A variety of sensors (and other components) are available from the ER (and from shops). In order to make sense of the choices, it is useful to ask:
- What does it sense? For example, acceleration (and therefore angle relative to the ground, when it is held still), magnetic field?
- What is its physical interface (how do you create an mechanical connection)? Some possibilities include:
- A through-hole component has pins or wires that can be inserted directly into a protoboard. If the component has wires, they can be inserted into the headers on your Arduino.
- Some components have female headers, that you can stick a wire into. Your Arduino is an example of this.
- Some components have sockets, that a cable plugs into. There are a variety of different socket types. See the note about Grove components, below.
- What is its logical interface? Some possibilities are analog, serial, I2C, SPI, and 1-Wire. The Arduino supports all of these. Some require libraries, that you can download and install.
- Is there documentation? Is there example code for the Arduino?
- How large is the component? How will you attach it to your project?
- How much power does the component require? What voltage does it require, and what voltage can it tolerate? Can your Arduino supply this much power, or do you need another source?
- If the device uses a digital interface (anything bug analog), does it use 5V or 3.3V logic?
Some components need to be soldered. The units from the equipment room are not in this category. Surface-Mount Devices (SMDs) that would otherwise need to be soldered, instead come already soldered to breakout boards, which include holes that can be clipped to, male headers (so that they can be inserted into a protoboard), include female headers, or sockets.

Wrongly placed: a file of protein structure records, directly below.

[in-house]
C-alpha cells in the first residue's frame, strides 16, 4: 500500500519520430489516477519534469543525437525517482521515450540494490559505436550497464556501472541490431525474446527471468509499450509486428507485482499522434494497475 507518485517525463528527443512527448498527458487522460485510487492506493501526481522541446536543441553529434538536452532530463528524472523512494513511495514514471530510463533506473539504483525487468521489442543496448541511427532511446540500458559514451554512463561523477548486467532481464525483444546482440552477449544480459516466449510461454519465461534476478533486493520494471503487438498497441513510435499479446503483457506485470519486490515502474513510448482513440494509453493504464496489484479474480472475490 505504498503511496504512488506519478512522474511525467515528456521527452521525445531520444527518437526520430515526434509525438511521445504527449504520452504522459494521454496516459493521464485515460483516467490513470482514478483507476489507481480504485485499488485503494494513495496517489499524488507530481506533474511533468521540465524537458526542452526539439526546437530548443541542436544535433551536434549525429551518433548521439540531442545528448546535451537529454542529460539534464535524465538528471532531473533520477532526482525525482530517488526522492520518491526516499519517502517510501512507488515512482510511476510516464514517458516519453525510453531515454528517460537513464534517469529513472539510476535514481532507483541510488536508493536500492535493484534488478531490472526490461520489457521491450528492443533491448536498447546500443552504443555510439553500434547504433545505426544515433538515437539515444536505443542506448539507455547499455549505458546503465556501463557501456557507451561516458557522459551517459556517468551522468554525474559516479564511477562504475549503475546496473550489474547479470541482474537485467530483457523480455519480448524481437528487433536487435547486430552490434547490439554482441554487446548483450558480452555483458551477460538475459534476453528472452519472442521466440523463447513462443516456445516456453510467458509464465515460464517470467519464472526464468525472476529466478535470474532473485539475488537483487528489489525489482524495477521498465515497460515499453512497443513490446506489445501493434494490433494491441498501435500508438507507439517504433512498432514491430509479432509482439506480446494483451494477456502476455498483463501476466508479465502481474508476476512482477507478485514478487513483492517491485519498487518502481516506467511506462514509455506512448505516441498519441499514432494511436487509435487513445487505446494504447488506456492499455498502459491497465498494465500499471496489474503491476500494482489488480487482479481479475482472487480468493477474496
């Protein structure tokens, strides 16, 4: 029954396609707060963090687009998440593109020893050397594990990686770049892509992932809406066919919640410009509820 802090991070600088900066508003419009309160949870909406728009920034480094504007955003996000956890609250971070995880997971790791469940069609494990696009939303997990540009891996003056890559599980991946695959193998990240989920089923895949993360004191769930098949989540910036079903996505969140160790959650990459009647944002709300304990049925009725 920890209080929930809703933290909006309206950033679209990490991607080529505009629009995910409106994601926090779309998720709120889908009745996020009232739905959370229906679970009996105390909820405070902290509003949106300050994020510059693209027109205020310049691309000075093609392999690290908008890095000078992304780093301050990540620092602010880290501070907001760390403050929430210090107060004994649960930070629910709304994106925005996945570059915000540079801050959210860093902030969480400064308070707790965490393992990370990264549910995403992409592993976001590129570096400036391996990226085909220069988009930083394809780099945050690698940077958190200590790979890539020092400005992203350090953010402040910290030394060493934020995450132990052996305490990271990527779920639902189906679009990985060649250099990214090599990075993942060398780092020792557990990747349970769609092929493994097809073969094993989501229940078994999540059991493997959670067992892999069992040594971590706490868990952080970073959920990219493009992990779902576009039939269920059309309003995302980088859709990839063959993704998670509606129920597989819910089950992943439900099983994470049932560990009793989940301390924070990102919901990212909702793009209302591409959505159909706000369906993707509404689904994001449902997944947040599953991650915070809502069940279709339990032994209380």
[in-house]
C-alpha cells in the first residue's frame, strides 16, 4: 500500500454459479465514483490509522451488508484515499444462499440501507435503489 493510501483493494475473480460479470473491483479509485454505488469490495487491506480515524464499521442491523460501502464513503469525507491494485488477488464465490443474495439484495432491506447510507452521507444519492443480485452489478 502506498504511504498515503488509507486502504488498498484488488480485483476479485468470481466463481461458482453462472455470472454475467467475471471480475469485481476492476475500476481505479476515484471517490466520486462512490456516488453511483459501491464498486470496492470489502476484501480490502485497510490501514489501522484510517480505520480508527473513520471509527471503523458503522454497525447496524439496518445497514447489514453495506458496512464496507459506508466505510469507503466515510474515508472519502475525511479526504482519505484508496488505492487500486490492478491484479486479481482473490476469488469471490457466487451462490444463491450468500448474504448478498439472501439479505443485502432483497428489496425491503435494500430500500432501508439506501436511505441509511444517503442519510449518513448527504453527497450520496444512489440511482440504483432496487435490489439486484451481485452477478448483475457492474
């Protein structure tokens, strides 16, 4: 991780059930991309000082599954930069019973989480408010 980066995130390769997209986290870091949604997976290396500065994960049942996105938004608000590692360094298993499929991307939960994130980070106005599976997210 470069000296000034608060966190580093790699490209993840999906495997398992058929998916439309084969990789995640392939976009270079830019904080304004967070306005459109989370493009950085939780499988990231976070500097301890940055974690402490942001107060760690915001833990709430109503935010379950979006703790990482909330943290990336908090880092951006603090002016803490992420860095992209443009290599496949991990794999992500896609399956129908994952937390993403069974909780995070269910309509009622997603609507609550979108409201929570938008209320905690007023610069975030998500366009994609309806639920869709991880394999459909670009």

The actual sensor or integrated circuit is made by one company. Another company, generally a hobbyist supplier such as Adafruit or Sparkfun (in the U.S.), Seeed (in Europe), or DFRobot (in Shanghai), solders this to a small PC board so that it is easier for a hobbyist or artist to work with. A third company then sells this to individuals. Often, the second and third company are the same.
For example, the BNO055 IMU (
Breakout Boards in Electronics
Prototyping and developing new Embedded Electronics becomes easier than ever due to the help of breakout boards. Lot of easy to Interface breakout boards are manufactured by different companies and they provide library file for that breakout board component or sensor to make it very easy to interface and program with microcontrollers & micro controller development platforms. What is Breakout Board?